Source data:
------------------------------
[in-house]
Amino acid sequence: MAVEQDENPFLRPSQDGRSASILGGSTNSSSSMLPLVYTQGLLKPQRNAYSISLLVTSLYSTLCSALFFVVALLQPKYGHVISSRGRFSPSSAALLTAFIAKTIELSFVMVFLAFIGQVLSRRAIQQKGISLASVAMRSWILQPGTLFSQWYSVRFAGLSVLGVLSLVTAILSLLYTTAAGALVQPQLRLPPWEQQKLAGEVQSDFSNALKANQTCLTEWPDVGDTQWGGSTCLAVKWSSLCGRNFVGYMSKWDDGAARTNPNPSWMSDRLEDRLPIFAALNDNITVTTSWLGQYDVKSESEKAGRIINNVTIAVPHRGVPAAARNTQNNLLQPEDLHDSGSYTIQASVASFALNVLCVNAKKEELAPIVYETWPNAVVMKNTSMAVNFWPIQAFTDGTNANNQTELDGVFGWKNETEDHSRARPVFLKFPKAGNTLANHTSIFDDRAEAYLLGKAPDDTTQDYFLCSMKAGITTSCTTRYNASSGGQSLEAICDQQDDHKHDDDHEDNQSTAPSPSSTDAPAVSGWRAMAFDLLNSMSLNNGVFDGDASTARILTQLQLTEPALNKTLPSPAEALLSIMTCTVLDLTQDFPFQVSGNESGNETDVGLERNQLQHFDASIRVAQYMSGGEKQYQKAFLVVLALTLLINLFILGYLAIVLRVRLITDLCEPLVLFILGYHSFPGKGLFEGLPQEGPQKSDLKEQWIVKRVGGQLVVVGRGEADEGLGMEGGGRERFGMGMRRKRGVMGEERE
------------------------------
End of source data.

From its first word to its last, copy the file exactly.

[in-house]
Amino acid sequence: MAVEQDENPFLRPSQDGRSASILGGSTNSSSSMLPLVYTQGLLKPQRNAYSISLLVTSLYSTLCSALFFVVALLQPKYGHVISSRGRFSPSSAALLTAFIAKTIELSFVMVFLAFIGQVLSRRAIQQKGISLASVAMRSWILQPGTLFSQWYSVRFAGLSVLGVLSLVTAILSLLYTTAAGALVQPQLRLPPWEQQKLAGEVQSDFSNALKANQTCLTEWPDVGDTQWGGSTCLAVKWSSLCGRNFVGYMSKWDDGAARTNPNPSWMSDRLEDRLPIFAALNDNITVTTSWLGQYDVKSESEKAGRIINNVTIAVPHRGVPAAARNTQNNLLQPEDLHDSGSYTIQASVASFALNVLCVNAKKEELAPIVYETWPNAVVMKNTSMAVNFWPIQAFTDGTNANNQTELDGVFGWKNETEDHSRARPVFLKFPKAGNTLANHTSIFDDRAEAYLLGKAPDDTTQDYFLCSMKAGITTSCTTRYNASSGGQSLEAICDQQDDHKHDDDHEDNQSTAPSPSSTDAPAVSGWRAMAFDLLNSMSLNNGVFDGDASTARILTQLQLTEPALNKTLPSPAEALLSIMTCTVLDLTQDFPFQVSGNESGNETDVGLERNQLQHFDASIRVAQYMSGGEKQYQKAFLVVLALTLLINLFILGYLAIVLRVRLITDLCEPLVLFILGYHSFPGKGLFEGLPQEGPQKSDLKEQWIVKRVGGQLVVVGRGEADEGLGMEGGGRERFGMGMRRKRGVMGEERE